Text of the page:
The Economist has a special series of articles in their April 10 issue about Mobility. Rather than reviewing emerging technologies and business models, they examine the apparent impact of wireless networks on work-life activities, and conclude that it is leading to a new form of nomadic lifestyle:
"Humans have always migrated and travelled, without necessarily living nomadic lives. The nomadism now emerging is different from, and involves much more than, merely making journeys. The emerging class of digital nomads also wander, but they take virtually nothing with them; wherever they go, they can easily reach people and information.
Digital nomadism will liberate ever more knowledge workers from the cubicle prisons of Dilbert cartoons. But the old tyranny of place could become a new tyranny of time, as nomads who are “always on” all too often end up—mentally—anywhere but here (wherever here may be). As for friends and family, permanent mobile connectivity could have the same effect as nomadism: it might bring you much closer to family and friends, but it may make it harder to bring in outsiders. Politically, nomadism promises the heaven of new freedom, but it also threatens the hell of constant surveillance by the tribe."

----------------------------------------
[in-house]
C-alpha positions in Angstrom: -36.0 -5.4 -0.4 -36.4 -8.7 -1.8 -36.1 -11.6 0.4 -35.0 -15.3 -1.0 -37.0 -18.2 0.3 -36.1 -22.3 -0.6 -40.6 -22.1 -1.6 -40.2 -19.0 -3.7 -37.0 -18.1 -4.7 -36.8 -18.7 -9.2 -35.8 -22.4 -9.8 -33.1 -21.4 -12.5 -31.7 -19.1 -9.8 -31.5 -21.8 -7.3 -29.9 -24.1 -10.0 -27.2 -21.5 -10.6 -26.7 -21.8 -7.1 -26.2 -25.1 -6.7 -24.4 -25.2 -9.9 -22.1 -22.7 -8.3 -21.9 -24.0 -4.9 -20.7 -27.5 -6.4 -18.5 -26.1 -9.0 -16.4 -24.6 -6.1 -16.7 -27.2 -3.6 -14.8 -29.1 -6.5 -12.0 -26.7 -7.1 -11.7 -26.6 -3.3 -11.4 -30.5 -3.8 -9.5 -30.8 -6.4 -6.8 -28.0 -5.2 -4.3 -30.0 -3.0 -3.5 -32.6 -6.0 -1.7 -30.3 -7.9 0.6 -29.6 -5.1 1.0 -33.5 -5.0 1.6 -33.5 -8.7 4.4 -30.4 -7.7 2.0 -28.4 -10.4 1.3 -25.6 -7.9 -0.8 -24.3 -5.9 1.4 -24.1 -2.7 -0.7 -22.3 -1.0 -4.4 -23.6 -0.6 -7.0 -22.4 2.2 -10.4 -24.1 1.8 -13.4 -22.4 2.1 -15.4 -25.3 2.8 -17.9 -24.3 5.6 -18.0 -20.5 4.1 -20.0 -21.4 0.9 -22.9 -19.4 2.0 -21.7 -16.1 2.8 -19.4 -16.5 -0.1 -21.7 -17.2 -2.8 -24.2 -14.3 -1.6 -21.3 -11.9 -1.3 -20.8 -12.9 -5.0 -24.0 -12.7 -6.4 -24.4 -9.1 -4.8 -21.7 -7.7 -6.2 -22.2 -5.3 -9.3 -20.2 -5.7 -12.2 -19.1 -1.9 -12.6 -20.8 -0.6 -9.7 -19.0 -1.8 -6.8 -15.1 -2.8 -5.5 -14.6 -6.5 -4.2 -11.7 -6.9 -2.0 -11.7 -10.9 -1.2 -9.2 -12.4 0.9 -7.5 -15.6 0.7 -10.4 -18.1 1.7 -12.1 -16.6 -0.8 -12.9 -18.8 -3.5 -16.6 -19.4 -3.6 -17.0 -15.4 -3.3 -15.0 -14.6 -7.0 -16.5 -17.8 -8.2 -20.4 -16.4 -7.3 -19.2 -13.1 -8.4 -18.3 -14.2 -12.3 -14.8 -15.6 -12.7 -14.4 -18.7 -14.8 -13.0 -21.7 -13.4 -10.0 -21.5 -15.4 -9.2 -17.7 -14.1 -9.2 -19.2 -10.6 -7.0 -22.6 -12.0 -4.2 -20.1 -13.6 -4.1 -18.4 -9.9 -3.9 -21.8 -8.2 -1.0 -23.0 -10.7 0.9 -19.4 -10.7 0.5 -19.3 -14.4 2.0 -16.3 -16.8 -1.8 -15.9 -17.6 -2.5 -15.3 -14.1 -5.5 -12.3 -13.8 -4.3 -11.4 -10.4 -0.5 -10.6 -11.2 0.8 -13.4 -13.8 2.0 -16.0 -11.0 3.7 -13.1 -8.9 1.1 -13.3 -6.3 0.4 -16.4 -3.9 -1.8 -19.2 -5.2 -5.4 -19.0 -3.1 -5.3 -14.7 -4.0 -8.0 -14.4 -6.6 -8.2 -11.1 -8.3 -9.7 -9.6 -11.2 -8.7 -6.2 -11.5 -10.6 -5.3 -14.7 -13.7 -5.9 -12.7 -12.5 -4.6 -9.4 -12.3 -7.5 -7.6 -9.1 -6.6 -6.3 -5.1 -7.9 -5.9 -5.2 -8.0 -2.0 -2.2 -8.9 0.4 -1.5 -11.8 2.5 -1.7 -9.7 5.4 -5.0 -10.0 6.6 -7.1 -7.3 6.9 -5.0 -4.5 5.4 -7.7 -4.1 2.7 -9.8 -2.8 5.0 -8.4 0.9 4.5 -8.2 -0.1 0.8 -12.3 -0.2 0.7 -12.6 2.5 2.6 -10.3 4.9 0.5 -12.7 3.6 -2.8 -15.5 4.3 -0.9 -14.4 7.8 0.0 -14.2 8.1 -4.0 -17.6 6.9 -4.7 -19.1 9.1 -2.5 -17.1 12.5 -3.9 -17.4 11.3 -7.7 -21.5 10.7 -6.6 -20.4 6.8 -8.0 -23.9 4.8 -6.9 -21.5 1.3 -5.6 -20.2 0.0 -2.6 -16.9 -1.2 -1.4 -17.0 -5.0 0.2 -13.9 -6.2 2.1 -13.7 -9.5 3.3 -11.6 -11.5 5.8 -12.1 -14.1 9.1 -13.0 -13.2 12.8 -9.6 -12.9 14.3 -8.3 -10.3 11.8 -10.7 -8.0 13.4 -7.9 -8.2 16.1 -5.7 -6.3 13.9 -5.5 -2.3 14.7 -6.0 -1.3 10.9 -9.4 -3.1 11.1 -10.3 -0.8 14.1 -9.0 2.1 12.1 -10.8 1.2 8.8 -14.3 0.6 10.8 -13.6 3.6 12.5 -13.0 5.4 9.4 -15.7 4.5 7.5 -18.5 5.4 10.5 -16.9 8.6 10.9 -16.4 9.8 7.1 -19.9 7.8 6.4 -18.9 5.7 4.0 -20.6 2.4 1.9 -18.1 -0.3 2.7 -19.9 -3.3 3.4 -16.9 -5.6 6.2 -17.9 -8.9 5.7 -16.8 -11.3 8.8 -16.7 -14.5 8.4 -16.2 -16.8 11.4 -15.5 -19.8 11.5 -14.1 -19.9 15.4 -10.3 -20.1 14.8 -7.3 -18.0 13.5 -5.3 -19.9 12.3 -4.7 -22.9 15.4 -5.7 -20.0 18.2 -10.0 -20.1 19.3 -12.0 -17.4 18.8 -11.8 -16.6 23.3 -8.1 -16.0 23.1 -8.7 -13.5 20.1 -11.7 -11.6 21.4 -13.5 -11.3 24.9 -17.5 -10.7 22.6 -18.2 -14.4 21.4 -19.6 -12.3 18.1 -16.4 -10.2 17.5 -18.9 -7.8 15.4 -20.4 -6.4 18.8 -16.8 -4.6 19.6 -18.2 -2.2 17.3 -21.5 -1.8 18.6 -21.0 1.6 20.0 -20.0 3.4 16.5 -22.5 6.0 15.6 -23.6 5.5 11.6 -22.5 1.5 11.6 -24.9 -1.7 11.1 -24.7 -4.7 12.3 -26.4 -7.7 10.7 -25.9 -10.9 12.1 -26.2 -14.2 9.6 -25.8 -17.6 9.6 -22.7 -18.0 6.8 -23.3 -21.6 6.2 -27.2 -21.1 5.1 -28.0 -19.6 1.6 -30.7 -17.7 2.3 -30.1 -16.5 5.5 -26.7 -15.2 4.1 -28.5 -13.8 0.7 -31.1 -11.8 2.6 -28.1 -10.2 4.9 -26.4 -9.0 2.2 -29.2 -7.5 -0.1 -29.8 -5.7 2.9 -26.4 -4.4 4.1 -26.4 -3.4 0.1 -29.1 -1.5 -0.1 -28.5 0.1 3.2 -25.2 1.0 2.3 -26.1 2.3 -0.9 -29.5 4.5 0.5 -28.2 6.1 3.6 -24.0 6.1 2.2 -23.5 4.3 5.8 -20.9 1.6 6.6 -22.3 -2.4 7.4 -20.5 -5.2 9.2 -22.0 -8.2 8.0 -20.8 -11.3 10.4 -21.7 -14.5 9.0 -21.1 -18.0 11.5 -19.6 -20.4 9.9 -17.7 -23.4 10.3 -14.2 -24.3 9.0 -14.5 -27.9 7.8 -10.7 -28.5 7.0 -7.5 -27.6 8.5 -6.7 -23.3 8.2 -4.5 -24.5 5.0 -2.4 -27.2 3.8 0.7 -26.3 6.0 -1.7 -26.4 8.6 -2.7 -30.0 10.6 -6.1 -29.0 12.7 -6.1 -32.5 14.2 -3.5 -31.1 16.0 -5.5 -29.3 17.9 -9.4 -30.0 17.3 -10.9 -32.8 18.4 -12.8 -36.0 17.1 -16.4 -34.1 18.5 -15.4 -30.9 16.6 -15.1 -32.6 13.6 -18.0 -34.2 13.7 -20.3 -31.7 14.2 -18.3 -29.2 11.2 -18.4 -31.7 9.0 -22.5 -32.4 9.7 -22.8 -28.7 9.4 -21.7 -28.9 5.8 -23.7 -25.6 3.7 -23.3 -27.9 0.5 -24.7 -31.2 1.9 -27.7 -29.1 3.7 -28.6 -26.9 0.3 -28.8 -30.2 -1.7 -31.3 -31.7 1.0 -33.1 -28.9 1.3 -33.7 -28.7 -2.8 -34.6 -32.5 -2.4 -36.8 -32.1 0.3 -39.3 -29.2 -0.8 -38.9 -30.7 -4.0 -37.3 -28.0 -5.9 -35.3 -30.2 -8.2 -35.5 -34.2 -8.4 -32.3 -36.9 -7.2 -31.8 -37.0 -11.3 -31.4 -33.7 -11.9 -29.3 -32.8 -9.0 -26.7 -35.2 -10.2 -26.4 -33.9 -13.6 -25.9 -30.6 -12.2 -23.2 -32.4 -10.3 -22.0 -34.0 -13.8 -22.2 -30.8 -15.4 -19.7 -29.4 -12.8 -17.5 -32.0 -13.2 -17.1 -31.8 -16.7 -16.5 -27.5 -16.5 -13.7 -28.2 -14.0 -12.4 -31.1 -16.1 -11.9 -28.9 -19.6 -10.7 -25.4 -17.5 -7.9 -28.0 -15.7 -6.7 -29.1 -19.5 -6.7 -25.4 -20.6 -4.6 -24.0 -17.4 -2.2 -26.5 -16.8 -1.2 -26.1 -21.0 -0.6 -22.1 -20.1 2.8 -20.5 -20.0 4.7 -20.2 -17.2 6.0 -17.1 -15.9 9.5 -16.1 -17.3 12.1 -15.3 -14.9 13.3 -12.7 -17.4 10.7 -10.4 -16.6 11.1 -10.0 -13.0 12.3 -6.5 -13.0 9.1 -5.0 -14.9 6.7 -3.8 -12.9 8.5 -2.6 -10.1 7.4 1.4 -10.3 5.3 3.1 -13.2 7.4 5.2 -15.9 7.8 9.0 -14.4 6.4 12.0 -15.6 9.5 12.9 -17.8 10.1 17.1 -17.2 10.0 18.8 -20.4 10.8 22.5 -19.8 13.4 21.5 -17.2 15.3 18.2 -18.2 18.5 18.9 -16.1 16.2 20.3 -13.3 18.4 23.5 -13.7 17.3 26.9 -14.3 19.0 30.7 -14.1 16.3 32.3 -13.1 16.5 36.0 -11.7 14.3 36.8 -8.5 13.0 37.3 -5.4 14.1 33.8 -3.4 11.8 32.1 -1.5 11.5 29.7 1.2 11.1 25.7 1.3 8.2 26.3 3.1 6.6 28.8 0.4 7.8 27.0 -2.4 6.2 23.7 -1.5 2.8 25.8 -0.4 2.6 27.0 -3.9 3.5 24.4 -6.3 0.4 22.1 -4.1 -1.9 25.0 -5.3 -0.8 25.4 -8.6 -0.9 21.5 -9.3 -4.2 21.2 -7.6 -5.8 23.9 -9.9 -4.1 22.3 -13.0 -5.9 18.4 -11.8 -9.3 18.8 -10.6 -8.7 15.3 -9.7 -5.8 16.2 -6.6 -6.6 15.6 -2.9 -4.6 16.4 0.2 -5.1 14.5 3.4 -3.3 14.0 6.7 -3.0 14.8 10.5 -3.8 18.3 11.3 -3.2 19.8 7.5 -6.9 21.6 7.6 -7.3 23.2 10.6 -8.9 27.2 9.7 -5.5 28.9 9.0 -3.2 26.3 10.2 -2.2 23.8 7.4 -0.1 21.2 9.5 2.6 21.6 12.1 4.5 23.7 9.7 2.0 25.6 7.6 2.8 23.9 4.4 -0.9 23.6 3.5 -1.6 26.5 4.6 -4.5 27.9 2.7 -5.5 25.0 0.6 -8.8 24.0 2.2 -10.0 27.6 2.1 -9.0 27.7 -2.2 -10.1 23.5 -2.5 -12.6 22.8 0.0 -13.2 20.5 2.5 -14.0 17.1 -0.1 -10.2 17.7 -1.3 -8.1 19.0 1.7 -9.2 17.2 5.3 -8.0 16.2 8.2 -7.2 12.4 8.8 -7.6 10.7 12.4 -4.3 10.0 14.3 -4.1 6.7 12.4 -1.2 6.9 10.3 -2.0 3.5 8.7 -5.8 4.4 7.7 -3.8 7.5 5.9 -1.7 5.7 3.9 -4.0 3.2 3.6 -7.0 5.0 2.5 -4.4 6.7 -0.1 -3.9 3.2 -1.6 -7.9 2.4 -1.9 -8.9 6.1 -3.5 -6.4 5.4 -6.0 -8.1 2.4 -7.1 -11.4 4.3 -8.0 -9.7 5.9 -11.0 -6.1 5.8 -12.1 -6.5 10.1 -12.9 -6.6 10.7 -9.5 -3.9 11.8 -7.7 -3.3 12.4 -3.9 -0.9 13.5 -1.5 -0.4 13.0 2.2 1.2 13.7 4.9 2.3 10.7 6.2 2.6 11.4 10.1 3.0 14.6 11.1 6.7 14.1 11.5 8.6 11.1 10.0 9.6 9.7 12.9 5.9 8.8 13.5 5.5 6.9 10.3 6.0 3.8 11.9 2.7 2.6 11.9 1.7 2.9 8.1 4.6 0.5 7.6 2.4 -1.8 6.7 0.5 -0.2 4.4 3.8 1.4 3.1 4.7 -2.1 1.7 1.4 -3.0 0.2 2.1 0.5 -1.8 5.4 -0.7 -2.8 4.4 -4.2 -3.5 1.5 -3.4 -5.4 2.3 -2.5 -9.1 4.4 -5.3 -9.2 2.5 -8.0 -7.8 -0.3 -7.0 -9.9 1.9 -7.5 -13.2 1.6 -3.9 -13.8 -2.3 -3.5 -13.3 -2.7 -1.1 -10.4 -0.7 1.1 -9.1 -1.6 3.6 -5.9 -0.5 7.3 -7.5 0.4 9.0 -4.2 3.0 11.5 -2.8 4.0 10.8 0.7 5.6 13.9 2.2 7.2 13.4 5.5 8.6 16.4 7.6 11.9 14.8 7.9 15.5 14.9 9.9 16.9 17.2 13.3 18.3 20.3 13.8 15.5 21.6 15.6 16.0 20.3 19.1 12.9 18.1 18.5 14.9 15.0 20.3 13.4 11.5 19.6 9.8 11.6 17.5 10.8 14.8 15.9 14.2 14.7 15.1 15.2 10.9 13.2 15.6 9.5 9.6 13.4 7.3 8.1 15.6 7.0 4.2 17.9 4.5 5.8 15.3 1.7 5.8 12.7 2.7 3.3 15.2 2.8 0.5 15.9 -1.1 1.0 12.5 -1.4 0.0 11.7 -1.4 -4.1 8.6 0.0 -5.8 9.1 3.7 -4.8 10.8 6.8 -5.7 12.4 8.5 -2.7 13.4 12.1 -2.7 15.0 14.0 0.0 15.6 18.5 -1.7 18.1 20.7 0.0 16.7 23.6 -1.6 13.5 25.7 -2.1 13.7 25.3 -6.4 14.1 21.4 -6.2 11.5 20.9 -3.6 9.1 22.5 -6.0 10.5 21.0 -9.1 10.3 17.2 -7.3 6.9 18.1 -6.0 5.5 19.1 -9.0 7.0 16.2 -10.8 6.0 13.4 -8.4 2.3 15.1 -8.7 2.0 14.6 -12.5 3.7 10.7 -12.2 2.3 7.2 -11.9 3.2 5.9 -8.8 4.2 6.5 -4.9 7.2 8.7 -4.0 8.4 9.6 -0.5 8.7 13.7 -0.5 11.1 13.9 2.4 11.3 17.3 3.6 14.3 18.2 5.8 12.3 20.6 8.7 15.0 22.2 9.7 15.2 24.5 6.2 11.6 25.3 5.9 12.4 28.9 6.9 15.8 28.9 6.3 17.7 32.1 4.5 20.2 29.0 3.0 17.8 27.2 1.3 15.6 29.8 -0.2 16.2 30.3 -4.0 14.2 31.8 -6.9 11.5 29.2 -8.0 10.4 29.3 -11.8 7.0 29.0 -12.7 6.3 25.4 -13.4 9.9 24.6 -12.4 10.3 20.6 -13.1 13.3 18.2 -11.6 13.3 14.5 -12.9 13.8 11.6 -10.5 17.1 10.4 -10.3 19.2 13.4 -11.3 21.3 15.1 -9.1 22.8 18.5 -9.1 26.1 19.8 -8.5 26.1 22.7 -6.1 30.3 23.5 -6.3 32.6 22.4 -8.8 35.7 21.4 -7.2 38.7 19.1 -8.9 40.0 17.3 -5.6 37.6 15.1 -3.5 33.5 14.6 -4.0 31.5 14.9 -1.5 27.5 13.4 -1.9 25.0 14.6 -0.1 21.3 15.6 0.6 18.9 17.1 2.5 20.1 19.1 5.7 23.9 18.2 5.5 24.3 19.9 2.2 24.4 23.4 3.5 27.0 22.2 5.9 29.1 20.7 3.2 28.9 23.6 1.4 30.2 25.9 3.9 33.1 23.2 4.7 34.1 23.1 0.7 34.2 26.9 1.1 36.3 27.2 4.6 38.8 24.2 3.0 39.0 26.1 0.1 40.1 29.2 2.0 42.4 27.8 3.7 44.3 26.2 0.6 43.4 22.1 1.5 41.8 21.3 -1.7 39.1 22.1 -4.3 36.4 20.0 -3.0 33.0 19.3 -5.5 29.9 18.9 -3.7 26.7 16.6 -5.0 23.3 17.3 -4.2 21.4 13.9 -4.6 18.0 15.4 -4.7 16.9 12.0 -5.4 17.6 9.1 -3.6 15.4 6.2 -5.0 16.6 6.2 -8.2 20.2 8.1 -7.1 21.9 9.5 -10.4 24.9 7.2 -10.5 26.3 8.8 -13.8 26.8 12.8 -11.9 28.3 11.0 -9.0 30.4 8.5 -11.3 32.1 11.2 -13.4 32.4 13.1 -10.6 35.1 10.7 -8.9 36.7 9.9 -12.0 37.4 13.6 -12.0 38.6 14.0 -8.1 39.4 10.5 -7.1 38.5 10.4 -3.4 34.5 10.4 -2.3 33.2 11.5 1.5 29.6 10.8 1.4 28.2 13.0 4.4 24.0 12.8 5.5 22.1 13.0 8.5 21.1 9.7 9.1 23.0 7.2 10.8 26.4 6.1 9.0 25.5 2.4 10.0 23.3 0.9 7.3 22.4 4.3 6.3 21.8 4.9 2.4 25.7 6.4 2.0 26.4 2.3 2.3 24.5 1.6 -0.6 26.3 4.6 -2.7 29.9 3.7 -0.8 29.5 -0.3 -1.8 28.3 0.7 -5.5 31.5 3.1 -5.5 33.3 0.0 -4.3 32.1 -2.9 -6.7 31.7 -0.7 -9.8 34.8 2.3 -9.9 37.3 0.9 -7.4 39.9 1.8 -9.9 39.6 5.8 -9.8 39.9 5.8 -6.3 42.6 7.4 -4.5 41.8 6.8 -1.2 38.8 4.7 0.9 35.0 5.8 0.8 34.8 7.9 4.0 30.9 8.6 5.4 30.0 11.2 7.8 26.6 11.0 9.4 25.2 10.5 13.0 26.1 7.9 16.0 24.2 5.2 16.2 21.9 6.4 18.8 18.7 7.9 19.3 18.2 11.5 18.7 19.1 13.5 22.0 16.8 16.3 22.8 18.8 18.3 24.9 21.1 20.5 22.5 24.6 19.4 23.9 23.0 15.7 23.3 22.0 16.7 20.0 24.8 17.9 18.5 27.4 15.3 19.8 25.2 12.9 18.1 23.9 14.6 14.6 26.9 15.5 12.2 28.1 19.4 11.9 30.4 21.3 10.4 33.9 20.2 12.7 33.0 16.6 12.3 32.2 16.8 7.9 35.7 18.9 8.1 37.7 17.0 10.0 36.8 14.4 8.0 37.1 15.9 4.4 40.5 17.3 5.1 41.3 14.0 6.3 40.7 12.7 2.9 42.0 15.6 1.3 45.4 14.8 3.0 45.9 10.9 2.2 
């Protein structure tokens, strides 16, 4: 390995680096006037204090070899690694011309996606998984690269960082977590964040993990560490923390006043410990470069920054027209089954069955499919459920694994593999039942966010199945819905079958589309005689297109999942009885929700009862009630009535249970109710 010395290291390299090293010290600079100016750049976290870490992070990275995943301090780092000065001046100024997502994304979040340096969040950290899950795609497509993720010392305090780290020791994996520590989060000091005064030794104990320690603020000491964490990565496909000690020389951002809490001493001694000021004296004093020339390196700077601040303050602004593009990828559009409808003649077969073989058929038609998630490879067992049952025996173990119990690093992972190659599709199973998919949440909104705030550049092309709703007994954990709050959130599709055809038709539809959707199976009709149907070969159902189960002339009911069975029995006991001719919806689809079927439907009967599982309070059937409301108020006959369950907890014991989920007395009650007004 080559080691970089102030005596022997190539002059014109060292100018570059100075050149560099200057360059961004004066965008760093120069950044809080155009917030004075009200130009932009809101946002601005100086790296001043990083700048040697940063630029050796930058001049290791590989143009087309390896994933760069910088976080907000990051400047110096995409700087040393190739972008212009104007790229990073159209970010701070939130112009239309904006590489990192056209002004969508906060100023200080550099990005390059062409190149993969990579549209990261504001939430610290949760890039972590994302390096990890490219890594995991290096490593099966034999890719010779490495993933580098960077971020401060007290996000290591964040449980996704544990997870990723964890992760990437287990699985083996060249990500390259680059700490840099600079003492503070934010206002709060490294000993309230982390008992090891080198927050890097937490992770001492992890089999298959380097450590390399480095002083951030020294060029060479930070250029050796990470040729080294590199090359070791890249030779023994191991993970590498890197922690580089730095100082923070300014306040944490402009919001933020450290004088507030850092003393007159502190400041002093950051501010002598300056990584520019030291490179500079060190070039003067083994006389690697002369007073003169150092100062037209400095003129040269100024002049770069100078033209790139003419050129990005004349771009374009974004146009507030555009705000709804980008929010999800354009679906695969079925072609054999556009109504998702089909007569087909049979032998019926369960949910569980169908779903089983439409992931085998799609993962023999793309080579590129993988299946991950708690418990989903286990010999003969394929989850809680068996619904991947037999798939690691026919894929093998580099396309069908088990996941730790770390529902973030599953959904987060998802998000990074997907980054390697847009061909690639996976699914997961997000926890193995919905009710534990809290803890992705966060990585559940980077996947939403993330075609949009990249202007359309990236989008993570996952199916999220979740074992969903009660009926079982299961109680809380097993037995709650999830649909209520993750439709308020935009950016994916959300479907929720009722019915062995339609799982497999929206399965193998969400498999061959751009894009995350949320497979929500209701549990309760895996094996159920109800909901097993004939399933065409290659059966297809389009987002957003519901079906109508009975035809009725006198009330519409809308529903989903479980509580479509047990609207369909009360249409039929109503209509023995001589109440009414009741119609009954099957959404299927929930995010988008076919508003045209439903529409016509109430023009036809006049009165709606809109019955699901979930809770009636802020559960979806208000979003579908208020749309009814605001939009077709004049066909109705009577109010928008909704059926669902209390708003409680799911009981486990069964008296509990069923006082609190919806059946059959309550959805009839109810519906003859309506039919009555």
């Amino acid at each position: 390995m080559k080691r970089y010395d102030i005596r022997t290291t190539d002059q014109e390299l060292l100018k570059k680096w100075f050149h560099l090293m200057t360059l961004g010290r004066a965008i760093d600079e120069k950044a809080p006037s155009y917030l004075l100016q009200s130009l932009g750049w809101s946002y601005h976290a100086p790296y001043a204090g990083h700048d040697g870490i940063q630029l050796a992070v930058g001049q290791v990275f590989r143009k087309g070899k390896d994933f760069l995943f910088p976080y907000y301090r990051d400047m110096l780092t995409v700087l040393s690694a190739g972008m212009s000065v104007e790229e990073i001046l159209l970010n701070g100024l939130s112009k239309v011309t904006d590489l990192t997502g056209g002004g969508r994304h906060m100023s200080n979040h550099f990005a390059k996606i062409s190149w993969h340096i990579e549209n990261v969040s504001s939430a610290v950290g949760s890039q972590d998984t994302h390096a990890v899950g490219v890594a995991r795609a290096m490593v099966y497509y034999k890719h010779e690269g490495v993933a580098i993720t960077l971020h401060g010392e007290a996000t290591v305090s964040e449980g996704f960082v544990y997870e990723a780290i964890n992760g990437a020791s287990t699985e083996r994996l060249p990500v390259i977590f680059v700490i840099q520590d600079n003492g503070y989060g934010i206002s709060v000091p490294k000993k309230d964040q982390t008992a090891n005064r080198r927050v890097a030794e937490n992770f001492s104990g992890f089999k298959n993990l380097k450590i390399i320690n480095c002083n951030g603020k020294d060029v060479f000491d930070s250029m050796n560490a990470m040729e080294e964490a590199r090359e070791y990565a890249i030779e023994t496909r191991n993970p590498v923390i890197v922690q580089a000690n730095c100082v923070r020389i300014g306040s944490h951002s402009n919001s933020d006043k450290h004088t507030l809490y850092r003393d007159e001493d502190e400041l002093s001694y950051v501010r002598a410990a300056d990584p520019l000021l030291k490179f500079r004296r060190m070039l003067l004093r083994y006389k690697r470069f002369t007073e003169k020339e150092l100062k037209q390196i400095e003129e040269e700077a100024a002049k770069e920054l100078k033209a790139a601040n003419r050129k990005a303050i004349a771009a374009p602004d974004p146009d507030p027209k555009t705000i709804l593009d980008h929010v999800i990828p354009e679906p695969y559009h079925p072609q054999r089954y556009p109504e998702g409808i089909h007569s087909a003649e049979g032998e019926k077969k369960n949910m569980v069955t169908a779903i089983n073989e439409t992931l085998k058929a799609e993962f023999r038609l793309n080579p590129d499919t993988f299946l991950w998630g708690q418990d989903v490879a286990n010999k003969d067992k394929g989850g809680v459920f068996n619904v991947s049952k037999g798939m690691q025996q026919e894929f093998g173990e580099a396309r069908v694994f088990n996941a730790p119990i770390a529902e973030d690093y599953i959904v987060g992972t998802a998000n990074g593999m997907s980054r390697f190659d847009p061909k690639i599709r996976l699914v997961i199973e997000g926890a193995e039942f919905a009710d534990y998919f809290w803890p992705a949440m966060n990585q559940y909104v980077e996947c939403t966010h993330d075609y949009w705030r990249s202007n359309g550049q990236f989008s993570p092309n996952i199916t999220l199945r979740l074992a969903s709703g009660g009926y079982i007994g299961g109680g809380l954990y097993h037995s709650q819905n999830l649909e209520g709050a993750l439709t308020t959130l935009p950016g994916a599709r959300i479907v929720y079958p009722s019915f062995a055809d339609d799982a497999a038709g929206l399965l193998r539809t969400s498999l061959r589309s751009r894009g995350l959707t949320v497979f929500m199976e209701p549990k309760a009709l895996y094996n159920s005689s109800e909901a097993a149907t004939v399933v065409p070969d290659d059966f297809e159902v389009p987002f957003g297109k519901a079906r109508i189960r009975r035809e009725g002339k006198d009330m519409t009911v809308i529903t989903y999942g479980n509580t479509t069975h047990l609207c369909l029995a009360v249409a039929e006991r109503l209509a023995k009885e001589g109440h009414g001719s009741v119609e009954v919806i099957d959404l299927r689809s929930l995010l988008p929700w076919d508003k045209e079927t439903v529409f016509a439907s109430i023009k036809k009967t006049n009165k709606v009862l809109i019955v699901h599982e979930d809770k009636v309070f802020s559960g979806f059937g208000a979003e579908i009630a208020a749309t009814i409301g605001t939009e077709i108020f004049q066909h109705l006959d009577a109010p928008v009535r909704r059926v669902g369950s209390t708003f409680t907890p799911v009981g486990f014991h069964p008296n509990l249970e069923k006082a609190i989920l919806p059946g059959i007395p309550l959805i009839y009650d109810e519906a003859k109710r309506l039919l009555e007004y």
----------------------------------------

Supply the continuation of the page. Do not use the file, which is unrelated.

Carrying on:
I’m still thinking about how true this is of my own life, and about the implications for how I think about what I will do in the future.
On the one hand, I can’t imagine yet how I would do collaborative work as effectively if I had to depend on Blackberry’s. The rich ideas on the whiteboard, above, resulted from a few people standing around writing and erasing, arguing and ‘aha-ing, until a complete plan took shape. It was social / emotional more than it is process / rational. In contrast, I struggled to reach agreement on a model structure with a health economist in Lausanne yesterday. I drew finger pictures in front of the telephone receiver, futilely trying to communicate visual diagrams: we shot e-mail drawings back and forth while we talked, but we both had to withdraw to sort our ideas separately in the end.
At the same time, it is true that my network and, indeed, my closest colleagues and friendships, now extend over a vast geography. I feel like I do have a close and rich interactions with them that I never had in the days of mailed letters and occasional telephone calls. The wireless and network technologies enable new shared, social spaces that give immediate and visual ability to share experiences, thoughts, and plans.
It makes me think that perhaps I haven’t gone far enough: that I am still trying to live with one foot in traditional work-life styles and another tentatively feeling into the future.
‘Thoughts I want to think about and return to…